NICOLA Sturgeon has called for “a new spirit of consensus” among Scotland’s political parties to push for further devolution to “equip our Parliament better for the challenges and opportunities that lie ahead”.

Speaking on the 20th anniversary of the referendum in which Scots overwhelmingly backed the transfer of some powers from Westminster, the First Minister also warned that the Tory Brexit repeal bill “threatens the very principle on which our parliament is founded”.

The Scottish Government is due to set out today the changes it says it needs to see in the UK Government’s EU (Withdrawal) Bill before it can ask MSPs to consent to the legislation – although even if MSPs do not consent, the UK Government can overrule Holyrood.

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This, Sturgeon said, would “erode the settlement the people of Scotland voted for”.

The Tories dismissed the First Minister’s claim, accusing the First Minister of being “up to her usual tricks” and “scaremongering”.

Speaking to a small audience in Edinburgh to mark two decades since more than 1.7 million Scots – about 74 per cent of those who turned out – voted in favour of the creation of a Scottish Parliament, Sturgeon drew parallels with that campaign, and the 2014 independence referendum.

She said her support for independence and the “sound and fury” of Scottish politics should not stop the other political parties from working with her.

“Everyone knows that I believe that becoming an independent country would be the best future for Scotland,” Sturgeon said. “And also that, as I said in June, at the end of the Brexit process, I believe that the people of Scotland should have a choice about our future direction as a country.

“Indeed, at its heart, independence is the natural extension of the principle that decisions should be taken in Scotland, and that doing so improves the lives of the people who live here.

“Others, of course, disagree. But the key point is this: 20 years ago that disagreement about the final destination did not stop us from working together to make progress where we could. And it shouldn’t today.”

The Scottish Government would, Sturgeon added, bring forward evidence-based papers, covering employment, social security, immigration and trade that would make “the case for extending the powers of our parliament”.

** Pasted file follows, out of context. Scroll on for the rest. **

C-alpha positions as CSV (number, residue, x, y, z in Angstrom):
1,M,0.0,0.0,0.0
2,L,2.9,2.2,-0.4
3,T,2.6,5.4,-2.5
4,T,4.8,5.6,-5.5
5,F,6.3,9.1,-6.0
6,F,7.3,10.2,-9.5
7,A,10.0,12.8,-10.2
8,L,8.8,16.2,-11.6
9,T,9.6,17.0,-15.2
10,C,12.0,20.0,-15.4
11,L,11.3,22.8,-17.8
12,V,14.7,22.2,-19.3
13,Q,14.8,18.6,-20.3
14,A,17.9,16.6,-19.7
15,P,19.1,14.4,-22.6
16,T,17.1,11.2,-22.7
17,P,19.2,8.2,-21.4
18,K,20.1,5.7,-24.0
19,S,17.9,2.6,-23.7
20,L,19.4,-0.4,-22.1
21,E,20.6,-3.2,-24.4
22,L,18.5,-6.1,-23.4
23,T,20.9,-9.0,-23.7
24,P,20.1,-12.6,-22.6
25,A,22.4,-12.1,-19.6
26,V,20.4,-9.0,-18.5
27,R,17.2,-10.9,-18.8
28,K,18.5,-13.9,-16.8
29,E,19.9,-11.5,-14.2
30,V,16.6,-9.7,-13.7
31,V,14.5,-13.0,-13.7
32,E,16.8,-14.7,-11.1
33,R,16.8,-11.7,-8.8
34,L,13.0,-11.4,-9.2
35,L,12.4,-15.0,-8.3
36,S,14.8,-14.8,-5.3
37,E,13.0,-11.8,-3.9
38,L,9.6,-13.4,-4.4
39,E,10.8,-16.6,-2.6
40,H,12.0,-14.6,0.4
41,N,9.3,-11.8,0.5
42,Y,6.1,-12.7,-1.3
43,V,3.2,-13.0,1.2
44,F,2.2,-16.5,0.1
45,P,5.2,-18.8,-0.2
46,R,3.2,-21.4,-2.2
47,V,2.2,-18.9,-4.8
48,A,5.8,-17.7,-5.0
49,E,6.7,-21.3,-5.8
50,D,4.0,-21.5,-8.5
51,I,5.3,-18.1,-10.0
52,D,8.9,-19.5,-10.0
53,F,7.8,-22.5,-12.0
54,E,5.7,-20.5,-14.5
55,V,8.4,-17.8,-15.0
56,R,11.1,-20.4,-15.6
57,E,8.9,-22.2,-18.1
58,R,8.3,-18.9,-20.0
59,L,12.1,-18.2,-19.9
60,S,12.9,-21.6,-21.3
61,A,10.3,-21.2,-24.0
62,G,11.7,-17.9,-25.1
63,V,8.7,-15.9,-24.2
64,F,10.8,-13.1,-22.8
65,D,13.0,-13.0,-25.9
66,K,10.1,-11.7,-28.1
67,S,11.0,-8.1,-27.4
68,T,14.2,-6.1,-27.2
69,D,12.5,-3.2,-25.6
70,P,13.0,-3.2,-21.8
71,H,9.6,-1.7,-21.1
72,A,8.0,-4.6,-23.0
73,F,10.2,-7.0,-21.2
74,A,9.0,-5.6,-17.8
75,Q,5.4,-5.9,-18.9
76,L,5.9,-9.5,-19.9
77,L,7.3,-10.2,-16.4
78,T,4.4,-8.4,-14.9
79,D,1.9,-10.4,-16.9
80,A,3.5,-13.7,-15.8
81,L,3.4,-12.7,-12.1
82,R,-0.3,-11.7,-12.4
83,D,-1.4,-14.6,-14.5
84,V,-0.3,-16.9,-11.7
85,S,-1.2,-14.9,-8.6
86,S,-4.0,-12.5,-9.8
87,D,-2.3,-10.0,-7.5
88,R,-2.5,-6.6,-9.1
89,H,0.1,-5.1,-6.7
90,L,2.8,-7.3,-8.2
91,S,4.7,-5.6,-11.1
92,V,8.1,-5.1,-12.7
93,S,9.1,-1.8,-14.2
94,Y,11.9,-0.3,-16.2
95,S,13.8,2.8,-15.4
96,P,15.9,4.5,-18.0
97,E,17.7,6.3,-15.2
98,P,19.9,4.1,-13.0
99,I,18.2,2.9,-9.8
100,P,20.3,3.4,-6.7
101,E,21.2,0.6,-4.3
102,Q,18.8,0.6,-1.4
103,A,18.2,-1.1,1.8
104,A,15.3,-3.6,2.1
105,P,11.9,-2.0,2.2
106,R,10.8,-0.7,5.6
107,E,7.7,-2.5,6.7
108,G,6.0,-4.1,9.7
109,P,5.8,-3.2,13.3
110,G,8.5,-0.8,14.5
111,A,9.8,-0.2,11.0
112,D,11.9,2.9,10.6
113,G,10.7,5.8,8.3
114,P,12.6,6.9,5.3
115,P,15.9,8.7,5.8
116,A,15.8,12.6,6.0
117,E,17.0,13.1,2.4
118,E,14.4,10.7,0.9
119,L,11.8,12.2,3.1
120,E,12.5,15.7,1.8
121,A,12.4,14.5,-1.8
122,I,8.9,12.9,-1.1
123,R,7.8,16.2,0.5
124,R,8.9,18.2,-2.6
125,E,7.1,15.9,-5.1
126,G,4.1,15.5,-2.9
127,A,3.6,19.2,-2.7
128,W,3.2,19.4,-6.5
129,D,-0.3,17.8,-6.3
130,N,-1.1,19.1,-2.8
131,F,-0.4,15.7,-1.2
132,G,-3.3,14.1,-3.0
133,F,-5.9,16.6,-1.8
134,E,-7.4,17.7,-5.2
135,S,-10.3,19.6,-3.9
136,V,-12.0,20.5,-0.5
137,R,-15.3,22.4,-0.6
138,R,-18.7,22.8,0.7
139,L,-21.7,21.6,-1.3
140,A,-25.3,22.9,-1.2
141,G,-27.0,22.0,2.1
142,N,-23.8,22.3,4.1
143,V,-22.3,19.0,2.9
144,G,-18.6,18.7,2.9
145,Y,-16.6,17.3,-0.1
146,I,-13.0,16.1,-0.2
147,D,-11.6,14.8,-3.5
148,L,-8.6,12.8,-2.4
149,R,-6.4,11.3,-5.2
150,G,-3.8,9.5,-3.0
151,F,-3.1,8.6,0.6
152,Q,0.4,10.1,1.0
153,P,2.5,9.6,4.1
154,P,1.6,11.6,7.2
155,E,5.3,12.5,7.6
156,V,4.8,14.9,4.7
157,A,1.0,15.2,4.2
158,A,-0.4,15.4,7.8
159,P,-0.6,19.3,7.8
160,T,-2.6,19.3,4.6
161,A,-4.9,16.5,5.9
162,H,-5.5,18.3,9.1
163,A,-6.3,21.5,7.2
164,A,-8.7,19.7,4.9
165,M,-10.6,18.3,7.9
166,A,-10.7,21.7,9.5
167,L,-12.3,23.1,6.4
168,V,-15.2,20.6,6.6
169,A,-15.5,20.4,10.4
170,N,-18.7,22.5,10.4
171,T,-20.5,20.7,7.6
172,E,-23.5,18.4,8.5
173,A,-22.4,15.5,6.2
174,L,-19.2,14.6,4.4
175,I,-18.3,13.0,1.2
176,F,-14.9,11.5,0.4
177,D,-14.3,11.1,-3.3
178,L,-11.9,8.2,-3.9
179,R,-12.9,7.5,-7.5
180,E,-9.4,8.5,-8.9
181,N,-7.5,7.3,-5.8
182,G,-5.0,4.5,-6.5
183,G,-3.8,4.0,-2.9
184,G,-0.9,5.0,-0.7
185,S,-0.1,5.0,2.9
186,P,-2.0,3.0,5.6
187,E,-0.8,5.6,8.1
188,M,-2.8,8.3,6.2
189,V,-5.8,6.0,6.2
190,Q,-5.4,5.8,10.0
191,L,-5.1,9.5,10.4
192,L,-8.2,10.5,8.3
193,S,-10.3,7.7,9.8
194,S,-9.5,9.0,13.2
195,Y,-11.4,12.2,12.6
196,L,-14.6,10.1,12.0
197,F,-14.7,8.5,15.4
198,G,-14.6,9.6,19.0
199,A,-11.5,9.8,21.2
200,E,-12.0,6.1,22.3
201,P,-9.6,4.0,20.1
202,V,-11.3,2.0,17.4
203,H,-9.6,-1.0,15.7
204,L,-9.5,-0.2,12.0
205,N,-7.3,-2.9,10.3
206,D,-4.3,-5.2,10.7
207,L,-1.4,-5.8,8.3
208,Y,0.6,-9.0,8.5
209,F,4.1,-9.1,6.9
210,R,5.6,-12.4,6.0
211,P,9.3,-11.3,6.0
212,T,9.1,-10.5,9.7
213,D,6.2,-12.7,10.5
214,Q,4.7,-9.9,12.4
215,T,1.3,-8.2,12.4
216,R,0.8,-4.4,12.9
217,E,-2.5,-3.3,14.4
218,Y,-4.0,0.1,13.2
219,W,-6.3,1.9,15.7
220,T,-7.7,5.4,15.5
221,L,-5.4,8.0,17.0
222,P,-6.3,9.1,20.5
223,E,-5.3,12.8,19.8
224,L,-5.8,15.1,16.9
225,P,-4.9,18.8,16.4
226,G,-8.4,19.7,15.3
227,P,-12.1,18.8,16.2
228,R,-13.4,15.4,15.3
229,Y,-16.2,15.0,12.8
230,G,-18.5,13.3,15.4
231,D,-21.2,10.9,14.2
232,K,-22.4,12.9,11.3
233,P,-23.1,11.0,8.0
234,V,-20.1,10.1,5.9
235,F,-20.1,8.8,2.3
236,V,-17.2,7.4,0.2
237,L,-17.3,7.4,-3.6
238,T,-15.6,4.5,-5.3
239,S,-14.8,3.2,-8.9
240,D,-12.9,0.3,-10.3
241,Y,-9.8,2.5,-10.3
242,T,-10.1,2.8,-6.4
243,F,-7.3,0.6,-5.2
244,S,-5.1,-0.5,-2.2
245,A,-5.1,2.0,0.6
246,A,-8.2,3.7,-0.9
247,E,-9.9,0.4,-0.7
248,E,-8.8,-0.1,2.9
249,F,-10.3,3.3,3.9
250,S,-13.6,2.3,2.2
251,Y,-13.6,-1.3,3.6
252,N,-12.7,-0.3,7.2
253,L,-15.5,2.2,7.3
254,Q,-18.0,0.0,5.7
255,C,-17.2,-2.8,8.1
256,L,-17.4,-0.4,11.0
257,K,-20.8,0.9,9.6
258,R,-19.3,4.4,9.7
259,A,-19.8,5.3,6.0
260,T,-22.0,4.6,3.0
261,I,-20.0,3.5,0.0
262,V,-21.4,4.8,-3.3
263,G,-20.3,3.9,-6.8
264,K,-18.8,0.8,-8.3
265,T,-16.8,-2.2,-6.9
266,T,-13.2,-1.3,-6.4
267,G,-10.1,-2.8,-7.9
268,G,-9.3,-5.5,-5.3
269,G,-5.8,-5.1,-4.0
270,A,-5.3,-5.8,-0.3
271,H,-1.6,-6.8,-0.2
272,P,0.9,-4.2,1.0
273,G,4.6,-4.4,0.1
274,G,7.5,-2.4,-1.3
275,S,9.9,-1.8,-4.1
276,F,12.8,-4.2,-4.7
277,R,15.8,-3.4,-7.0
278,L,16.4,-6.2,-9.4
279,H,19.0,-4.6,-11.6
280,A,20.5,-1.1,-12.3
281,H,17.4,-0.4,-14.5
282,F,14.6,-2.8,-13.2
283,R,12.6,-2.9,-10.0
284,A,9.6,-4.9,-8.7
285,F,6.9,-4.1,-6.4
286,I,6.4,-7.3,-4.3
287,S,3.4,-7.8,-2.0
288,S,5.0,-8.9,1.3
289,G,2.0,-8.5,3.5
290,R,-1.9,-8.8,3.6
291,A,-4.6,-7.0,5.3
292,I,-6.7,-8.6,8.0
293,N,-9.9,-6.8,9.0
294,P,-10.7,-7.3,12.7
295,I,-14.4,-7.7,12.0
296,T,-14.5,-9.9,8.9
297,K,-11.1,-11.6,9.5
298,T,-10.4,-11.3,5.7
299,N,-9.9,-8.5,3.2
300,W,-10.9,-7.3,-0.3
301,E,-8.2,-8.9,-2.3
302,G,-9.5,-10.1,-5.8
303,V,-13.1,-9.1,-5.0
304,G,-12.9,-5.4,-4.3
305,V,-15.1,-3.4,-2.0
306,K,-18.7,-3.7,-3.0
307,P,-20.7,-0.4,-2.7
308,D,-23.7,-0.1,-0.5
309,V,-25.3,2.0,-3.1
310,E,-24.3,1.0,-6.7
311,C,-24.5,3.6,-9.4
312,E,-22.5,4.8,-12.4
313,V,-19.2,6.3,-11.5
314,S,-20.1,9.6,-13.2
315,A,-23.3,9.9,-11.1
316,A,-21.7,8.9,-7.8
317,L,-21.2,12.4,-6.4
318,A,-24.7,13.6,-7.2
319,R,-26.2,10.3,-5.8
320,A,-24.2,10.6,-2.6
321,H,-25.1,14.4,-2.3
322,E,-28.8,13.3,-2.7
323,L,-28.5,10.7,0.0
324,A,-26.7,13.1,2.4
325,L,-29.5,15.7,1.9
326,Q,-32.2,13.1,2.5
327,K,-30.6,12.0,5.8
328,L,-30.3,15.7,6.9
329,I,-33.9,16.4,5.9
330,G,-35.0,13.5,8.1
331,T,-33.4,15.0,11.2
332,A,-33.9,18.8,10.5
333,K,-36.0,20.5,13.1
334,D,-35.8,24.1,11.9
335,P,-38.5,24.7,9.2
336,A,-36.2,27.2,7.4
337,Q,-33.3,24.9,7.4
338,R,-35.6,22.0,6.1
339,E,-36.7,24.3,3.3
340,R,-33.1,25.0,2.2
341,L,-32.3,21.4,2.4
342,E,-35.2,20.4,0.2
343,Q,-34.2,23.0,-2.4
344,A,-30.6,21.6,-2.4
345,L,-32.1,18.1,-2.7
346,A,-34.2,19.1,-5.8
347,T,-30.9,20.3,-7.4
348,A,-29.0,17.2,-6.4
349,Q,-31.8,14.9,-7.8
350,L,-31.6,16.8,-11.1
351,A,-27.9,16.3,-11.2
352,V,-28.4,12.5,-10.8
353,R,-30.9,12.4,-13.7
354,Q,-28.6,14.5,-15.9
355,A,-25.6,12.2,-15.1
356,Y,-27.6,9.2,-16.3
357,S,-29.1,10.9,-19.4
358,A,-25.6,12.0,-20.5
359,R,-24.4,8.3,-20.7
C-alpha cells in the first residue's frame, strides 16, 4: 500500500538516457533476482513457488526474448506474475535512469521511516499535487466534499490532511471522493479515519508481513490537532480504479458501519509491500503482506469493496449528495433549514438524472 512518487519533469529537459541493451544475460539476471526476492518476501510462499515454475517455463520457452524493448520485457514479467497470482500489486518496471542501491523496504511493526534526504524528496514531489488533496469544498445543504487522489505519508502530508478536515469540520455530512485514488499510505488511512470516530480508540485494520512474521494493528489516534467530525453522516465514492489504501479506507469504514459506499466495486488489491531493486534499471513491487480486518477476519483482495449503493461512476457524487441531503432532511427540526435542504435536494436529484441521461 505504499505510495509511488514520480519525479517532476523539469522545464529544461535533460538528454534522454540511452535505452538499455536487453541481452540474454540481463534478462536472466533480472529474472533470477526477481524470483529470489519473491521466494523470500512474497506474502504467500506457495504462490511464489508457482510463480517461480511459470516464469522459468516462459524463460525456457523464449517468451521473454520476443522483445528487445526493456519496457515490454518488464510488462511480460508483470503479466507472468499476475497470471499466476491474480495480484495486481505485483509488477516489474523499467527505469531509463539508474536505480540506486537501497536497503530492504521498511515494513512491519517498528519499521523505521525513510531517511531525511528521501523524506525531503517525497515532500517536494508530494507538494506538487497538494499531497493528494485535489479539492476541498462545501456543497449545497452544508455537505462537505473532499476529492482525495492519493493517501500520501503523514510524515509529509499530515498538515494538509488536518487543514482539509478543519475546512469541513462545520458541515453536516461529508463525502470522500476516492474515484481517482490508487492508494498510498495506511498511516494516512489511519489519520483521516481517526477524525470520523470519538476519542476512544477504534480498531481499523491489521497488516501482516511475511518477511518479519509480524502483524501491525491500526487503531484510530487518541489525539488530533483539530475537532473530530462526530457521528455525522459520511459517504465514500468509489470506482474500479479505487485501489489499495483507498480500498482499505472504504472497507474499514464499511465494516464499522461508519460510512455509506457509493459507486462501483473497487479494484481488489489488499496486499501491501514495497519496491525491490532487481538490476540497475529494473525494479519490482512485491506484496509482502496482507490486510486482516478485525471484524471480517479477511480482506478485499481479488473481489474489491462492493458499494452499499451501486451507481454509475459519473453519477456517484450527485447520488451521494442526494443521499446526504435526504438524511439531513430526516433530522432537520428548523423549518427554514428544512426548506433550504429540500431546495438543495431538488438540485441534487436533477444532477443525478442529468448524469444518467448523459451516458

They will not be intended as the final word, Sturgeon said, but to stimulate debate and seek consensus.

On immigration, the First Minister accused the Tories of celebrating when the number of people coming to Britain drops.

Their target to cut immigration was “based on ideology rather than any rational consideration” and if achieved would have a “devastating” impact on Scotland’s economy.

“It would place a bigger burden on today’s young people,” Sturgeon argued. “It raises again the likelihood of a falling working population.

“And that in turn would mean skills shortages, fewer jobs and fewer taxpayers to pay for a growing demand for public services.”

On social security, Sturgeon said the Scottish Parliament was being forced to “act as a sticking plaster to mitigate bad decisions taken at Westminster”.

She argued that the people who campaigned and voted 20 years ago would surely want their parliament to “have the power to take better decisions in the interests of the people of people of Scotland”.

Sturgeon added: “Our job today is to protect what we won in 1997 – and then make sure we continue to build upon it, both in tribute to those whose efforts over generations delivered our own Scottish Parliament, and also in the best interests of all those we serve today and in the future.”

Scottish Tory MP Paul Masterson accused the First Minister of searching for a “grievance”.

“This is shameless scaremongering from Nicola Sturgeon, who seems to be up to her old constitutional tricks again,” he said.

“People in Scotland are sick to death of the First Minister using Brexit to manufacture more grievance. The UK Government has made it perfectly clear, on numerous occasions, that the powers of the Scottish Parliament will not be diminished through this process. In fact, the opposite will be the case.”

Scottish Labour interim leader Alex Rowley said: “Scottish Labour adopted federalism as our party policy in February, and will continue to look at the devolution of powers around employment, immigration and international trade.”